Labor senator defends SUV purchases, says critics ‘unfair’
Labor Party Member of Parliament in the Senate, Senator Nida Imasuyin, has said it is unfair for Nigerians to criticize Labor lawmakers for not rejecting the National Assembly’s plan to purchase Sports Utility Vehicles (SUVs) allegedly worth 160 million naira (US$370,000) for Every legislator.
Emasoin, who is also chairman of the Senate Ethics, Privileges and Public Petitions Committee, said Labor has only eight senators and cannot convince a majority of lawmakers to back down from the luxury car purchase plan.
The plan of members of the National Assembly to buy four-wheel drive cars, amid the economic difficulties that the country is going through, has caused an uproar in the country.
The National Chairman of the Labor Party, Julius Abor, called on members of the National Assembly elected on the Labor Party platform not to participate in “wasteful spending,” which he described as “insensitive and wasteful.”
Aburi said such spending was inconsistent with the ideology of the Labor Party, which prides itself on being a pro-people party.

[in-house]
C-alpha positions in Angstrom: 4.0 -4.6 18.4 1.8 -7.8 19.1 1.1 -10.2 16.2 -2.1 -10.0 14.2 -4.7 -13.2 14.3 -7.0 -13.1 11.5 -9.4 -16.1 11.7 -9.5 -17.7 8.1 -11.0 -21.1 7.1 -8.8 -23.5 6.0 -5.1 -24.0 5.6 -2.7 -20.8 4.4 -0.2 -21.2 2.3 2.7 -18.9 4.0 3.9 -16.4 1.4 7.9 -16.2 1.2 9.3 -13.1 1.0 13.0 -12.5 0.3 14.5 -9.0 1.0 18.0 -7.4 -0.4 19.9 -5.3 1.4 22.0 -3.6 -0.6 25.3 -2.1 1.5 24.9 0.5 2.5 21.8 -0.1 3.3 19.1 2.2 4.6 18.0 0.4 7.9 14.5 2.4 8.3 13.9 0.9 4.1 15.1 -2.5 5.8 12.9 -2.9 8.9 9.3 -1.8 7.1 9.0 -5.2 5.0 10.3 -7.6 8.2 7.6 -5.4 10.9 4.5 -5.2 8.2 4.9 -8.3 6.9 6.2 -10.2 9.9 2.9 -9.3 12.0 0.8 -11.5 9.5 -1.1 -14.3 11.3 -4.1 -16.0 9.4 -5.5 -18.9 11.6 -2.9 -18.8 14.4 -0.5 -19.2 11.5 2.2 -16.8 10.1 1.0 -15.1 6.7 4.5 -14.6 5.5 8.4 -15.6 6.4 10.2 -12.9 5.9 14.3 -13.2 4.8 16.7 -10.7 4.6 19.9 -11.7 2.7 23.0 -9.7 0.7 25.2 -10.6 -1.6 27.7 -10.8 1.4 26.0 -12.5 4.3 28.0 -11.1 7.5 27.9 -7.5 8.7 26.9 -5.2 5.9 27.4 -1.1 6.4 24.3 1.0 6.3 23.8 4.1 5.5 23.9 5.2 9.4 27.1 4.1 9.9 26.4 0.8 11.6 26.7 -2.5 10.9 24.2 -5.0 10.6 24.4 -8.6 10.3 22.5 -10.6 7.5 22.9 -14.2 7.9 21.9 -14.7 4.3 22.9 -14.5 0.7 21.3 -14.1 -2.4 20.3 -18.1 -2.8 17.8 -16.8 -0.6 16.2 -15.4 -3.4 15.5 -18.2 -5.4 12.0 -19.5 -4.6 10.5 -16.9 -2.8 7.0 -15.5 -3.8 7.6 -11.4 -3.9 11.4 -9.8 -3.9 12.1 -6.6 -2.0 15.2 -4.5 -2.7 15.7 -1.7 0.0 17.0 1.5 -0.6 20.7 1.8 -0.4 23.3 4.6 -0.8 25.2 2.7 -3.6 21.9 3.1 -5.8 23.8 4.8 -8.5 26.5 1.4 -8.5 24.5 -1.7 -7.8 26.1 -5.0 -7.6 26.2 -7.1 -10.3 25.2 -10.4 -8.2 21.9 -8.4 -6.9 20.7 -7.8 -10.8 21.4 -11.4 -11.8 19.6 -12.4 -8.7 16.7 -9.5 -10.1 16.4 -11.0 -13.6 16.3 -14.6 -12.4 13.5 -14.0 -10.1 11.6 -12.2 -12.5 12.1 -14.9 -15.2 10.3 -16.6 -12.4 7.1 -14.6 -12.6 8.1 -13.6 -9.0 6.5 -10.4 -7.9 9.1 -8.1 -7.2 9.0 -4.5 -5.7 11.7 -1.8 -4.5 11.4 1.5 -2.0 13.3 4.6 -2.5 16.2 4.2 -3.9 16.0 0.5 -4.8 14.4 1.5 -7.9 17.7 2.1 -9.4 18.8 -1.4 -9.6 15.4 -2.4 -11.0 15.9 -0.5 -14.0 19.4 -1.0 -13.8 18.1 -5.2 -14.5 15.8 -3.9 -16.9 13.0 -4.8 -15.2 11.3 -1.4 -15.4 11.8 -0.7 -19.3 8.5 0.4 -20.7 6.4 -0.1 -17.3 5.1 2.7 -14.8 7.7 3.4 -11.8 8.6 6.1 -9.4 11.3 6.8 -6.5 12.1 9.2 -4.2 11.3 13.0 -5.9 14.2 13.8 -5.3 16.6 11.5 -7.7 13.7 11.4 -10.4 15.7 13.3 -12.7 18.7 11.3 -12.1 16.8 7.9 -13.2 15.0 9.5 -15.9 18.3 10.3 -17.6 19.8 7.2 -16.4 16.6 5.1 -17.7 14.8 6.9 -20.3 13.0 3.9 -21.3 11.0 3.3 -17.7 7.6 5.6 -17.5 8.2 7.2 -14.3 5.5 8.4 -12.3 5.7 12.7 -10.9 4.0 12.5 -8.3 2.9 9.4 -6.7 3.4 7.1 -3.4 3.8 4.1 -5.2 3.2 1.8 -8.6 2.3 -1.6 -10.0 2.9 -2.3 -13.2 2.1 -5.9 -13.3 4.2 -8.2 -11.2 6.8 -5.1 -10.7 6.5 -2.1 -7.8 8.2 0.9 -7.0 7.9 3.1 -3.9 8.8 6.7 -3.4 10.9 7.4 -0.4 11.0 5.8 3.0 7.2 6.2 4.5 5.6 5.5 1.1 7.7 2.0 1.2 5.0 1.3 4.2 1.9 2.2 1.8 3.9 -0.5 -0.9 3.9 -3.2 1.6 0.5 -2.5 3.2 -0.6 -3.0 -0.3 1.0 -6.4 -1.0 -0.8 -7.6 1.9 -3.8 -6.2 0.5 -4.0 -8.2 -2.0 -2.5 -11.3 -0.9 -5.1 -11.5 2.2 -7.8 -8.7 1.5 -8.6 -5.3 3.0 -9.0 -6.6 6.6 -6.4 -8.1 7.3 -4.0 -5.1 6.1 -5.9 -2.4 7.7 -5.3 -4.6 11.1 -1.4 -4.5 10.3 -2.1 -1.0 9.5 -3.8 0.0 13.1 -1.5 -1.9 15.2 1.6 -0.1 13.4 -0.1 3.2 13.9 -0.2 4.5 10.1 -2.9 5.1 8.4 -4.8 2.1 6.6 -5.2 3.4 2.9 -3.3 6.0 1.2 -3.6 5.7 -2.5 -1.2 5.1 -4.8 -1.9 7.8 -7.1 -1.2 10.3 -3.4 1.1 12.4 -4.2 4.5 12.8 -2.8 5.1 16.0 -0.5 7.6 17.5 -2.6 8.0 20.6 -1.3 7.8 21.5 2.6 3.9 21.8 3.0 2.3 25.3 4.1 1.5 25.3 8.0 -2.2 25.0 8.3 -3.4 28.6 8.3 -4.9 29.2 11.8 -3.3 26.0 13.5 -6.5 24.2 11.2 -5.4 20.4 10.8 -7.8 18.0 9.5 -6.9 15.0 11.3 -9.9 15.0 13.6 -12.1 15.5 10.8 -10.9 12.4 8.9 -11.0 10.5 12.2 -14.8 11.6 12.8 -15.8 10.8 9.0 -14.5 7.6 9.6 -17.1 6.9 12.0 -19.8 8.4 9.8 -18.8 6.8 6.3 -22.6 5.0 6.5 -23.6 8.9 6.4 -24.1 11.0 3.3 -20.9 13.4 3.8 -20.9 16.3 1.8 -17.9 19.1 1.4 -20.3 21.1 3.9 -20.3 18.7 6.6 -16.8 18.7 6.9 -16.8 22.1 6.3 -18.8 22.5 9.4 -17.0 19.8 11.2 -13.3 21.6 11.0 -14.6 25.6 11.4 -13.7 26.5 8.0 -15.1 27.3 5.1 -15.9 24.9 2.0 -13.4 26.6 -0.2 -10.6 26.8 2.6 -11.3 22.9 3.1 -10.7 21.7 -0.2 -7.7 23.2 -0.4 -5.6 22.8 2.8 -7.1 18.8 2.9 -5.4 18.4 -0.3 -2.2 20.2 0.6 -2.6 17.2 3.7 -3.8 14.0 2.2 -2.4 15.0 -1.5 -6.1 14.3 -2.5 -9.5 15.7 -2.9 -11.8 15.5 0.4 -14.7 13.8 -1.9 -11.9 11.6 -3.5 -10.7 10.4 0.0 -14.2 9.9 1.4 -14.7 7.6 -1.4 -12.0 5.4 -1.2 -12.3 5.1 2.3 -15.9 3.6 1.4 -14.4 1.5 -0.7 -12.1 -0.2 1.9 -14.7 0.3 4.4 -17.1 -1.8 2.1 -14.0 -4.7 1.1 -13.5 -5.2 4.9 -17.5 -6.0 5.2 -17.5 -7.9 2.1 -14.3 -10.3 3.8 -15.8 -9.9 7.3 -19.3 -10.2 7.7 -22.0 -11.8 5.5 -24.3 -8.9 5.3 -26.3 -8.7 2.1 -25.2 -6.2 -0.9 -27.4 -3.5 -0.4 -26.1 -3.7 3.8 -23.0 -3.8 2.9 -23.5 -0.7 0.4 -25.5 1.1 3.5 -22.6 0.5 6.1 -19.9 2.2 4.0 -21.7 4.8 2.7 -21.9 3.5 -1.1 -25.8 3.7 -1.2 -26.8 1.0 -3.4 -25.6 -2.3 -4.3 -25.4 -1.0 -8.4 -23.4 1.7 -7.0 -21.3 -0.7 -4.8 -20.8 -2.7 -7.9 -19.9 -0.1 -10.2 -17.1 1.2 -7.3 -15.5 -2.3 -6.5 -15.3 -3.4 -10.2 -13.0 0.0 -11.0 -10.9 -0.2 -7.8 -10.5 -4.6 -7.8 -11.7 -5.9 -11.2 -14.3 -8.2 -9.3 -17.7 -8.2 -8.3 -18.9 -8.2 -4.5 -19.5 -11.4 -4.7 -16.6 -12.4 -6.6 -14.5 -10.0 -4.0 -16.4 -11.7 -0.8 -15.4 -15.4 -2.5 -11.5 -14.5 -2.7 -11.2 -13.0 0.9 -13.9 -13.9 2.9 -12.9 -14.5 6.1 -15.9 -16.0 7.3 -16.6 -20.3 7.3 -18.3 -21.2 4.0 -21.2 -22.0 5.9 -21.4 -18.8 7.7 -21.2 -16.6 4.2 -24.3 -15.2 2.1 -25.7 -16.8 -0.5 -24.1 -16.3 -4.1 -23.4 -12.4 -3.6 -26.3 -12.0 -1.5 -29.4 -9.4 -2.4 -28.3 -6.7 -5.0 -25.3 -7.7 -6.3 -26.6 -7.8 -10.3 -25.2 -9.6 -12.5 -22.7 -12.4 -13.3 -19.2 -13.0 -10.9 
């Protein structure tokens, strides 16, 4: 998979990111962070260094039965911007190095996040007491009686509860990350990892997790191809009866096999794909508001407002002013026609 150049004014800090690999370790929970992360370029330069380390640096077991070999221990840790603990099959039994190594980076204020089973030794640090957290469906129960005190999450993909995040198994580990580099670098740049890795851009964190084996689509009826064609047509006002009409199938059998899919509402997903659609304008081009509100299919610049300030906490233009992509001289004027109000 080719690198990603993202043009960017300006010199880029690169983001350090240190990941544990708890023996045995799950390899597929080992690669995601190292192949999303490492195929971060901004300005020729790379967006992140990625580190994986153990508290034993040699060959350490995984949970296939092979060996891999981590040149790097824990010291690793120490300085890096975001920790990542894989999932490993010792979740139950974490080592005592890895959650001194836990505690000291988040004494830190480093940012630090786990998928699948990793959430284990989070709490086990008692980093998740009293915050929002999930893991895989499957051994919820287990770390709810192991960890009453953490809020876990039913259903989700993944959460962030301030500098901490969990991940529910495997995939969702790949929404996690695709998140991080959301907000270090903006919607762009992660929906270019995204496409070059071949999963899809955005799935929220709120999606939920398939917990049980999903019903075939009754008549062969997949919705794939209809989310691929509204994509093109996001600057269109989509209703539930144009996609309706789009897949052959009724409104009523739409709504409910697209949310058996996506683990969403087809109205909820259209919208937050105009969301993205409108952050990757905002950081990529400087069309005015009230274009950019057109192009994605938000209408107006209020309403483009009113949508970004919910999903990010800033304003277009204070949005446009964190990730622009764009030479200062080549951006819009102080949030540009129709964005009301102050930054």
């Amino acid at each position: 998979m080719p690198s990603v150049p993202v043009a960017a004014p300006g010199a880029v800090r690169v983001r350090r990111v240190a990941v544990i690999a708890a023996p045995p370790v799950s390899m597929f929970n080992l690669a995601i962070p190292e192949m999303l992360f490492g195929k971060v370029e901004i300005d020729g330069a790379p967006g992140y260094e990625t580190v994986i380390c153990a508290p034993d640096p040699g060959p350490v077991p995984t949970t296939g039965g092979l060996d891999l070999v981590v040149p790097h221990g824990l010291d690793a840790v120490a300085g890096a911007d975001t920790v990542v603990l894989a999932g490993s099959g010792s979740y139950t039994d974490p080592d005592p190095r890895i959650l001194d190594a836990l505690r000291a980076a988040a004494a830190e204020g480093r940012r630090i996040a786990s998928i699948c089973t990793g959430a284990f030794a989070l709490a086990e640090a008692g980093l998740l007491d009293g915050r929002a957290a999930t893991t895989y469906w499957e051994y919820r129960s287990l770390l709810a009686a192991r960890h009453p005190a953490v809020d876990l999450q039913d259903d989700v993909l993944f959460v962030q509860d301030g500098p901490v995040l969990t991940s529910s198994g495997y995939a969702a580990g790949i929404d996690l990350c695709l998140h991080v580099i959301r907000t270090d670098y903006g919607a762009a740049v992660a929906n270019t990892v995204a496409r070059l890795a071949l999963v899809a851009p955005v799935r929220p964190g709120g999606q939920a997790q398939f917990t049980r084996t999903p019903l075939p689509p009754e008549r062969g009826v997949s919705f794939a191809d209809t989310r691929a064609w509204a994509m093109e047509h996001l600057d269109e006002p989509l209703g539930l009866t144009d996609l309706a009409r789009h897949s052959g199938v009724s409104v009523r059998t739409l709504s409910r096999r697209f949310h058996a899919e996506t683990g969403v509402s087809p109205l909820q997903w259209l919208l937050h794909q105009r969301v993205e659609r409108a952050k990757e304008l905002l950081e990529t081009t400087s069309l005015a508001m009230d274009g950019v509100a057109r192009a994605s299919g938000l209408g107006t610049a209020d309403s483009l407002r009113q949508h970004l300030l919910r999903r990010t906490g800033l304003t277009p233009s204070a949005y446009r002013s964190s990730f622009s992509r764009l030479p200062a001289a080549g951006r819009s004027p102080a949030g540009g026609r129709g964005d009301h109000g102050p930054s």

But speaking to journalists in Benin at the weekend, Imasoin, who represents Edo Central in the Senate, said there are only eight WP lawmakers in the Senate and they cannot convince a majority of lawmakers to back off the luxury car purchase plan.
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“I want to say that I did not receive any car nor was I offered any. However, we are in a democratic country where the majority will have their way and the minority will have their opinion.”
“We can only say what we think is the right thing to do in Parliament; We are only eight senators, out of 109 senators. So, those who focused on Labor senators. “I think this is very unfair.”
“Assuming that 109 vehicles are given to senators and eight are rejected, can you please tell me what is the significance of this to the budget or the overall image of the National Assembly?” Imasuin asked.
“What I can say is that Labor is not a proponent of this and we have made some inquiries and it appears that this is the practice every four years.”
“What people don’t know is that senators are given the right of first refusal after their term ends. If they don’t buy the car, it goes back to the Senate.”
“It’s supposed to be a business vehicle for senators. If we voted on it today, the eight Labor senators would vote against it, but that doesn’t stop it because the 101 senators would vote yes. And even if we reject it, who takes it, do they return it to the manufacturers?” Imasuin added.